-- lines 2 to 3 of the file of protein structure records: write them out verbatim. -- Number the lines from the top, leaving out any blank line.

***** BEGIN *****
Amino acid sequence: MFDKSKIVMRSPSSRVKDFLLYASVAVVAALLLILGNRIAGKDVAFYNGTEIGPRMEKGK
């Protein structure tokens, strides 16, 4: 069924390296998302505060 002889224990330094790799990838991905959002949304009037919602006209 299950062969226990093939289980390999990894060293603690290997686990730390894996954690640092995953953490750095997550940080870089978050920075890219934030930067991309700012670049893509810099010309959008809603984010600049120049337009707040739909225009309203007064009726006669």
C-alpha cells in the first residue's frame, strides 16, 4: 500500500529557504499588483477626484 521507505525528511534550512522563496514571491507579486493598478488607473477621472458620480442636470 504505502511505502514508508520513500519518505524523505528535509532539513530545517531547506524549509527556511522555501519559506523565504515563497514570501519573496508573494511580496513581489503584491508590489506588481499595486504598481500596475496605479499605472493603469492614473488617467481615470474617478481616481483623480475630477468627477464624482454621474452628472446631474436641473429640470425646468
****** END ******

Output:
């Protein structure tokens, strides 16, 4: 069924390296998302505060 002889224990330094790799990838991905959002949304009037919602006209 299950062969226990093939289980390999990894060293603690290997686990730390894996954690640092995953953490750095997550940080870089978050920075890219934030930067991309700012670049893509810099010309959008809603984010600049120049337009707040739909225009309203007064009726006669």
C-alpha cells in the first residue's frame, strides 16, 4: 500500500529557504499588483477626484 521507505525528511534550512522563496514571491507579486493598478488607473477621472458620480442636470 504505502511505502514508508520513500519518505524523505528535509532539513530545517531547506524549509527556511522555501519559506523565504515563497514570501519573496508573494511580496513581489503584491508590489506588481499595486504598481500596475496605479499605472493603469492614473488617467481615470474617478481616481483623480475630477468627477464624482454621474452628472446631474436641473429640470425646468